Review – Deathstroke #43: Terminus Is Here

Comic Books DC This Week
Deathstroke #43 variant cover, via DC Comics.

Deathstroke #43 – Priest, Writer; Carlo Pagulayan, Sergio Davila, Pop Mhan, Pencillers; Jason Paz, Norm Rapmund, Andy Owens, Inkers; Jeromy Cox, Colorist


Ray – 8/10

Ray: The Terminus Agenda has been a weird storyline, with parts written by both Priest and Adam Glass with the quality matching, and the Priest parts can best be described as “making good out of bad when possible.”

Priest has arguably done the best writing with Damian Wayne and Wallace West in recent years, and his Slade is top-notch as always, but the story is sort of nonsense despite his best efforts. Damian’s secret prison under the Teen Titans’ base has been exposed, and the dangerous inmates have been released just as the team falls apart. Flashbacks to Damian’s young show the sadistic training he had to undergo, which explains is obsessive drive, but it doesn’t explain his lack of basic human decency – he’s even locked a sick veteran whose one turn into villainy was an act of desperation up with Black Mask. Priest is left to try to do a saving throw on someone else’s storyline, but there’s really no saving this run of Teen Titans.

Damian’s harsh beginning. Via DC Comics.

What does work really well is every scene in Deathstroke #43 that Damian and Slade share. The complex dynamic between these two antiheroes has been a part of this series since it started, playing into two major storylines. Now, with Damian injured (even getting a Slade-esque eye injury, although he’s unlikely to lose the eye), he’s forced to let Slade help him get out of the fix he created and fend off the dangerous villains from his prison. There’s even a partnership with the virtual Wintergreen that Slade has in his suit. The action can be a little hard to follow at points, but the final face-off between Damian and Slade really works – until another character takes a seemingly random heel-turn to kick off the next Deathstroke storyline. This is another bad turn for Emiko Queen’s characterization and smacks of editorial meddling, but that’s nothing new – ever since she left Percy’s pen she’s been a troubled character. This story has been a lot more muddled than Priest’s usual, but the quality of his writing mostly pulls it off.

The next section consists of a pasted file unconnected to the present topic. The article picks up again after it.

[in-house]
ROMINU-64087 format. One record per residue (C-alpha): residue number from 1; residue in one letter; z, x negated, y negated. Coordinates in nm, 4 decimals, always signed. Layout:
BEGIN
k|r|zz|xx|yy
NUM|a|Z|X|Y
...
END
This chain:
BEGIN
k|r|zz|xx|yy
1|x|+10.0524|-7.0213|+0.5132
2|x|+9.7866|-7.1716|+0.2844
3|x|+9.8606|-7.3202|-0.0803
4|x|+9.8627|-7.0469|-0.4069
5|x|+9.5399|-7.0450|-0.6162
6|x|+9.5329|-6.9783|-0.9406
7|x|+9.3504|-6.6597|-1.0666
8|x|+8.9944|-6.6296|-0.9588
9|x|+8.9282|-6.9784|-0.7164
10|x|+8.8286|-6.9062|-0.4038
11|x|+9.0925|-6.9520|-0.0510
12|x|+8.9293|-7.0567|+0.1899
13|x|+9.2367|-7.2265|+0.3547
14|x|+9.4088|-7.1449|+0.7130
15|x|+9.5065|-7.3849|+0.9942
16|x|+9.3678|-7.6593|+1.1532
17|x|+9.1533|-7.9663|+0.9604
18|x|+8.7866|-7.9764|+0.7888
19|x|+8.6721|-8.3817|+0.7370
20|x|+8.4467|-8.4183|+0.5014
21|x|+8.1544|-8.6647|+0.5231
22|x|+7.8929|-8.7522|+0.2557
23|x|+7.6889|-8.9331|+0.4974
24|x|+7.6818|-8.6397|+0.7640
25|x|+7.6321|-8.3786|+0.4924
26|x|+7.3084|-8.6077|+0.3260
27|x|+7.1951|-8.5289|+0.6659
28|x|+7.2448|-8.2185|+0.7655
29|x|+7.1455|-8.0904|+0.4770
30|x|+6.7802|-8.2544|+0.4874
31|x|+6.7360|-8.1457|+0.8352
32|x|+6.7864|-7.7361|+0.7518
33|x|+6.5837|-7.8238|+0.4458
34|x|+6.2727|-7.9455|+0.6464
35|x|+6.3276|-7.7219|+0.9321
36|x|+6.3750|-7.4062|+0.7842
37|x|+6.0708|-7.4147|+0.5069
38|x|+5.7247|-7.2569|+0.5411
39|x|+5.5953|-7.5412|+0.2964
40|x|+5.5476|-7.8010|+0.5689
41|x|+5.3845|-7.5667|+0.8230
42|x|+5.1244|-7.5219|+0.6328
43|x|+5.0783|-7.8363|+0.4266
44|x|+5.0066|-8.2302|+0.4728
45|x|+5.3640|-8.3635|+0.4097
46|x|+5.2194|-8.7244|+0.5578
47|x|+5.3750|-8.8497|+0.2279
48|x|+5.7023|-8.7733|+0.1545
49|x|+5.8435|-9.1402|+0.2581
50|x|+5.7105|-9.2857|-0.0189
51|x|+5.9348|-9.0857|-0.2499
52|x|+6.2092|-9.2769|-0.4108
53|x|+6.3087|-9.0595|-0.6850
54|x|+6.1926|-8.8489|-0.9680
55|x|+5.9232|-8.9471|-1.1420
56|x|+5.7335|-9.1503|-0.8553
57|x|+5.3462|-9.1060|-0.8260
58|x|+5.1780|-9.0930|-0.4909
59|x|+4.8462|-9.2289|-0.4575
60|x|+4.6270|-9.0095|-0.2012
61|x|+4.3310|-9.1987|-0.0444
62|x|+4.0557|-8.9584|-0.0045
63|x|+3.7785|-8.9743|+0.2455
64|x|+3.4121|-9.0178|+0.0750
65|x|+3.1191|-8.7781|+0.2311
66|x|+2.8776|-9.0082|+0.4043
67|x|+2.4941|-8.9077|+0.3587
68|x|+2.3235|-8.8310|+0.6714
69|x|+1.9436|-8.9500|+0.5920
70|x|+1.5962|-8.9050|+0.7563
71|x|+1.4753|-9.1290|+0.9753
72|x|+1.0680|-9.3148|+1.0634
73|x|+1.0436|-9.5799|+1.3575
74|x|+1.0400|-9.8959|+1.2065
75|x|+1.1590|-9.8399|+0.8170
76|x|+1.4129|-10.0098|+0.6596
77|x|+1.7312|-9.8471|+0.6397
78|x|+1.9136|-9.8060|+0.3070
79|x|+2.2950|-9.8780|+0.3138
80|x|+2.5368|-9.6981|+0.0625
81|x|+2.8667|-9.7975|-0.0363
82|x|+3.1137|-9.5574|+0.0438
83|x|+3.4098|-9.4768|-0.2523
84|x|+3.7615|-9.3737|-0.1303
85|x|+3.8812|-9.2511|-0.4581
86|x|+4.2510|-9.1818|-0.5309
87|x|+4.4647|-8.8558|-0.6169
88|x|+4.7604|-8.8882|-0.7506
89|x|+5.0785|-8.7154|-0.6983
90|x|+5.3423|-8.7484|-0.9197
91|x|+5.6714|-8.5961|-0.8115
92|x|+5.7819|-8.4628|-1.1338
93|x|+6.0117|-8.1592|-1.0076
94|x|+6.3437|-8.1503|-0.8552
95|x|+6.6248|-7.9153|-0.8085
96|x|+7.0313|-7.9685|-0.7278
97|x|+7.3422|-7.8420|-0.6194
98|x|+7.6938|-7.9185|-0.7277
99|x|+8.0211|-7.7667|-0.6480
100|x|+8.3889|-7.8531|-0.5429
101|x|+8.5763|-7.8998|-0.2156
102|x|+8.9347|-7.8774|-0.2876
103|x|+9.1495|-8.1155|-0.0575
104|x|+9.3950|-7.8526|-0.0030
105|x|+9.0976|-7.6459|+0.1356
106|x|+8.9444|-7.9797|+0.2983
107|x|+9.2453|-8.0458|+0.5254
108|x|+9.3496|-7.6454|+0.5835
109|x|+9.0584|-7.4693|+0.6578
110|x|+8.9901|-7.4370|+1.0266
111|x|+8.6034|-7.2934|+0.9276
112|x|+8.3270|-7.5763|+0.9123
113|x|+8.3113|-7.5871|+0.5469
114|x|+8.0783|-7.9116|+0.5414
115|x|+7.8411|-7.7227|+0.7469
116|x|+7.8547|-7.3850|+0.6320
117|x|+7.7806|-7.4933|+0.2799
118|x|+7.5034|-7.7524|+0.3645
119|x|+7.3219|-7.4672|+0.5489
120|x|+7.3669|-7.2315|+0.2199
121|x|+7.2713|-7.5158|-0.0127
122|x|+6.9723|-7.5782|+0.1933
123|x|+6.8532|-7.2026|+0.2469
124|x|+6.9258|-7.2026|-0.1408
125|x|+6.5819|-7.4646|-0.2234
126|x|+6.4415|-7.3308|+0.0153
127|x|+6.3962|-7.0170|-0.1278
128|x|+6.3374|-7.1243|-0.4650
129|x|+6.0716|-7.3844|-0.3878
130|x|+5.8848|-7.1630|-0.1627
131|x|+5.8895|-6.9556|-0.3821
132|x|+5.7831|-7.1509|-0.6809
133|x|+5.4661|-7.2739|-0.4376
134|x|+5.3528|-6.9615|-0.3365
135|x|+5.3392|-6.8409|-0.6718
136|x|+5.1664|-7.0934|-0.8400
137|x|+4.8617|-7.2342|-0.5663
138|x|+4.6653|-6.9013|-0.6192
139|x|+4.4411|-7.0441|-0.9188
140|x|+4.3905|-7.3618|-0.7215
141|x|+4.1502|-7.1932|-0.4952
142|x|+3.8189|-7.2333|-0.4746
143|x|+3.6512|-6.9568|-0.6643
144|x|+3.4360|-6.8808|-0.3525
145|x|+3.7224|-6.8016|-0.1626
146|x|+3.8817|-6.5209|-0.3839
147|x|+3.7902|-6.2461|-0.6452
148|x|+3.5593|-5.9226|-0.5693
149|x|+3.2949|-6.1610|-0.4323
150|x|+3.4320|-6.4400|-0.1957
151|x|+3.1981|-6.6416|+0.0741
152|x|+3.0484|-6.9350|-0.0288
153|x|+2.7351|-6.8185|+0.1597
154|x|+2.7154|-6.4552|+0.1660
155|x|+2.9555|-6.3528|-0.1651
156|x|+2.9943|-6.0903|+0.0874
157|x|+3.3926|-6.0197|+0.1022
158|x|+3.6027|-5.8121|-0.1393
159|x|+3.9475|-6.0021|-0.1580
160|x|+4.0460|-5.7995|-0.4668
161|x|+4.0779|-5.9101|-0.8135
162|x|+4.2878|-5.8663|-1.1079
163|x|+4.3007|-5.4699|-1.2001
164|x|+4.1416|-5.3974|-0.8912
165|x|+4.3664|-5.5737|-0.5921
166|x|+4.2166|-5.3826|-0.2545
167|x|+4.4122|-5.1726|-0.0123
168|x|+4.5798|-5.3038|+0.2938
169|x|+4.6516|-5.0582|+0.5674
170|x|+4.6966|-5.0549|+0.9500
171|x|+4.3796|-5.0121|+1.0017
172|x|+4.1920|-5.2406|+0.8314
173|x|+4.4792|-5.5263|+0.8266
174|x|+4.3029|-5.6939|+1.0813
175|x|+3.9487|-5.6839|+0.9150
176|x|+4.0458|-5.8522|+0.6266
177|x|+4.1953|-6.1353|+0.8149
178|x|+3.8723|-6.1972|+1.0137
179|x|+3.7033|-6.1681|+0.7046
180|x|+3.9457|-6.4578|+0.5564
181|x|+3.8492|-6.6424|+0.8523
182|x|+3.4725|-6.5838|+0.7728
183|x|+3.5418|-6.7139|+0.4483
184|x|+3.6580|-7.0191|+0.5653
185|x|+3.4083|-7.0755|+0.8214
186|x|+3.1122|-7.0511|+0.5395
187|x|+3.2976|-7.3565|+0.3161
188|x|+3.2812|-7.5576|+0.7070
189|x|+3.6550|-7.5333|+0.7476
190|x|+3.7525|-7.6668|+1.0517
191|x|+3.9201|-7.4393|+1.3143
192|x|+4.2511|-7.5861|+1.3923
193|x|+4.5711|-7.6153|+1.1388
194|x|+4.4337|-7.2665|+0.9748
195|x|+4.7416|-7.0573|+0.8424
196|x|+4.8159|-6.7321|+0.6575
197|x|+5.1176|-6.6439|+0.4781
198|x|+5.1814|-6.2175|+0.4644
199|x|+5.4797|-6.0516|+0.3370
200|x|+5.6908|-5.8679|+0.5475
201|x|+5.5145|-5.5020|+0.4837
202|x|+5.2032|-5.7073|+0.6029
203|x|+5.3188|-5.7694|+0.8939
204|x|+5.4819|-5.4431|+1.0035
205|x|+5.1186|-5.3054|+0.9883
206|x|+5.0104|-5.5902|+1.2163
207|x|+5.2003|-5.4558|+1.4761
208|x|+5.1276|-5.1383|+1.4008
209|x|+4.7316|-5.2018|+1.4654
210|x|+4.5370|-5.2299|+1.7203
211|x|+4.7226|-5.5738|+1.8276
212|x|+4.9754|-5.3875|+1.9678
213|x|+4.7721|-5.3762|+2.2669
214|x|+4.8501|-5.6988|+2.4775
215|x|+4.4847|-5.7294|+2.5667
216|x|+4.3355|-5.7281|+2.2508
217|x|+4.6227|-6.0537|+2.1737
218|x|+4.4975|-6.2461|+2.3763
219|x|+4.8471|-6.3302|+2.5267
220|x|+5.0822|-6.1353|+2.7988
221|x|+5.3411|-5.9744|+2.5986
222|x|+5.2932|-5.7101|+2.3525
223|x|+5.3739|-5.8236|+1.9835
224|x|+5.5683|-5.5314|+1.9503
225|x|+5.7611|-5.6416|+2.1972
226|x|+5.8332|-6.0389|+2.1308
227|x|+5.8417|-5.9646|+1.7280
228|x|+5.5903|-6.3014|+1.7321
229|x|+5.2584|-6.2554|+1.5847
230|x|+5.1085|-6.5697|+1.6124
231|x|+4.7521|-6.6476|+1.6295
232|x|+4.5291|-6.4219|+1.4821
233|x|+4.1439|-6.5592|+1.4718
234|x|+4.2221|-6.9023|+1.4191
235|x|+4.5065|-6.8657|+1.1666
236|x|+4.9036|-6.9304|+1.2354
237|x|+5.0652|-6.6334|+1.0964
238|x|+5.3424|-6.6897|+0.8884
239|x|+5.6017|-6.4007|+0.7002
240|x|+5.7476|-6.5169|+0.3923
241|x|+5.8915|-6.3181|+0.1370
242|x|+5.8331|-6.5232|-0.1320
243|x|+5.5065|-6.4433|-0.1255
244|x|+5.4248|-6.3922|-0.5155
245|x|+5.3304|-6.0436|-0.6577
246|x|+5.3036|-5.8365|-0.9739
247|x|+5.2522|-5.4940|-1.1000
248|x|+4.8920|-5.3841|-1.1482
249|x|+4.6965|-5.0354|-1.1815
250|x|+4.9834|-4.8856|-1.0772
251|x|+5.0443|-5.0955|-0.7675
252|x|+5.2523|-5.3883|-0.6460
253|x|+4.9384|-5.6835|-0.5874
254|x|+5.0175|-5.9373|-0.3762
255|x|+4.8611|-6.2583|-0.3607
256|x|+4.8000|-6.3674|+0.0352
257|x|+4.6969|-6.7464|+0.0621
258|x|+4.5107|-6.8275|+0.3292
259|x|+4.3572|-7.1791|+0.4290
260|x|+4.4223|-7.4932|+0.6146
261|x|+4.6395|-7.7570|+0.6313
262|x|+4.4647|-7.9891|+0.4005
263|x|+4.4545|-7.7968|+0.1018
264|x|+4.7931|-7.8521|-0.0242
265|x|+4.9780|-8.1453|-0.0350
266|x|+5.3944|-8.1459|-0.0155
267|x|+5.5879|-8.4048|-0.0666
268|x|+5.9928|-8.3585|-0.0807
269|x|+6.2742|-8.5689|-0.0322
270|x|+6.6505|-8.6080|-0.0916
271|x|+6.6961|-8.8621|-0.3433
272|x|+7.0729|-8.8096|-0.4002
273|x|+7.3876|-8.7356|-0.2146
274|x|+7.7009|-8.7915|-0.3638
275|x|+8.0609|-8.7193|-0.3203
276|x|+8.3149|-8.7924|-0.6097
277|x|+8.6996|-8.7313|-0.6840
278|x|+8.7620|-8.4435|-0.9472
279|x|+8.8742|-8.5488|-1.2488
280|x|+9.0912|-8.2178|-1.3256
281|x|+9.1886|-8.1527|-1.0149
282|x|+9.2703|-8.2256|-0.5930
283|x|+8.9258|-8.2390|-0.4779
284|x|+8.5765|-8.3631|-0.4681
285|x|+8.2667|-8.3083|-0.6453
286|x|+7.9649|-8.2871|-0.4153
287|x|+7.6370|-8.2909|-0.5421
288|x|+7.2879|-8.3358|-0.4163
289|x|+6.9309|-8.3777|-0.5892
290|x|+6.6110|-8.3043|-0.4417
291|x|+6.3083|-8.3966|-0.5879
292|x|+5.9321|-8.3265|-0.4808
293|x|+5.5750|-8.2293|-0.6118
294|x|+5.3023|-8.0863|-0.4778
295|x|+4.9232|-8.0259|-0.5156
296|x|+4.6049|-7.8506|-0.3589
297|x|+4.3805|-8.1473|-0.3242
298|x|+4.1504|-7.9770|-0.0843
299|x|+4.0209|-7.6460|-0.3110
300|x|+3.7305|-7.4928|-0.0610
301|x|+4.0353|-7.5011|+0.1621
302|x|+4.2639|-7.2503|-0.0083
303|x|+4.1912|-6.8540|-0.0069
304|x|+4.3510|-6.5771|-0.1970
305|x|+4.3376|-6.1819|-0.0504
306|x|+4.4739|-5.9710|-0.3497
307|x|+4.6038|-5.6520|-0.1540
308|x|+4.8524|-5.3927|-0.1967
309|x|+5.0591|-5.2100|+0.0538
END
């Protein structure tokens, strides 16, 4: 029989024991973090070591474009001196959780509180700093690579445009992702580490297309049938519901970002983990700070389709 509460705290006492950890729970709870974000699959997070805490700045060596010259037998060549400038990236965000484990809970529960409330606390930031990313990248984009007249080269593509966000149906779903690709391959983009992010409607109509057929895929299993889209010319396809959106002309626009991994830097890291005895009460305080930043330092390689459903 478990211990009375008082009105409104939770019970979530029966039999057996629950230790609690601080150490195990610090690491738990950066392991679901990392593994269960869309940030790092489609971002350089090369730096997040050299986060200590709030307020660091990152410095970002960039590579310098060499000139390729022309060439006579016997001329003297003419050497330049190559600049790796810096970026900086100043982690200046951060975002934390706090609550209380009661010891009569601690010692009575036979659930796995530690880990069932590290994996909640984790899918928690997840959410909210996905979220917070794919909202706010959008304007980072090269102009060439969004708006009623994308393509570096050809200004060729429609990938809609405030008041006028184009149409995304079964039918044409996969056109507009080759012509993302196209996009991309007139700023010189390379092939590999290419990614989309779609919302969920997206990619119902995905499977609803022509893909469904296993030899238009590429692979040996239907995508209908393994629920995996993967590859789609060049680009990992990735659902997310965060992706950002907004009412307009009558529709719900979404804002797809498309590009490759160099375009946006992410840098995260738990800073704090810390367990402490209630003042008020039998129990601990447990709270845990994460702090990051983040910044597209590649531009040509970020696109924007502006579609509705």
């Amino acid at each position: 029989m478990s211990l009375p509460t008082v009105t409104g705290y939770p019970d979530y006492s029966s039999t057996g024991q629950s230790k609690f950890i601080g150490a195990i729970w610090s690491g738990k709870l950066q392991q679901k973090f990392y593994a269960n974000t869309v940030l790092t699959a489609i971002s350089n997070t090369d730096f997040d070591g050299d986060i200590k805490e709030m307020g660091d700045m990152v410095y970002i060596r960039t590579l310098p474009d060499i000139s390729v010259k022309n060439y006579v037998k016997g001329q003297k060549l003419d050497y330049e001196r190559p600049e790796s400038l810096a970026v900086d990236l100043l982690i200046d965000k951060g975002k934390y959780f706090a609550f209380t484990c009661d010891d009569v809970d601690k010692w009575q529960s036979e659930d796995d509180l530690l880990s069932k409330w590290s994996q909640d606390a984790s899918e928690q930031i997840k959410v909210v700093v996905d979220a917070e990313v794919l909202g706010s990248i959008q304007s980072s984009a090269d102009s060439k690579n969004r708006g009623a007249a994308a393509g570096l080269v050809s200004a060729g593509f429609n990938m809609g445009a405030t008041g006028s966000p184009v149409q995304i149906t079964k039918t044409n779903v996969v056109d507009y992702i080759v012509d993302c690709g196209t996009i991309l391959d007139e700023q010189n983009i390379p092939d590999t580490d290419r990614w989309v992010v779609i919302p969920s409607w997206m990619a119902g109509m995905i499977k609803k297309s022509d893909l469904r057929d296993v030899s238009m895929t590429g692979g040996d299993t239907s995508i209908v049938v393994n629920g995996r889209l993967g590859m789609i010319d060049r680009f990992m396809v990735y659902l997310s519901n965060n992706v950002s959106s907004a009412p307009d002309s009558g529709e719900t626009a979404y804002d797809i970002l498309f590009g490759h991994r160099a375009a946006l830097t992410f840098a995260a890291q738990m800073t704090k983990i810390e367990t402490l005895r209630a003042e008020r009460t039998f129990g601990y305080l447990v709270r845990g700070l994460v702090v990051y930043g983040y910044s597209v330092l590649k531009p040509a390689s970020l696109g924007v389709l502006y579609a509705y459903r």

To find reviews of all the DC issues, visit DC This Week.

Disclaimer: GeekDad received this comic for review purposes.

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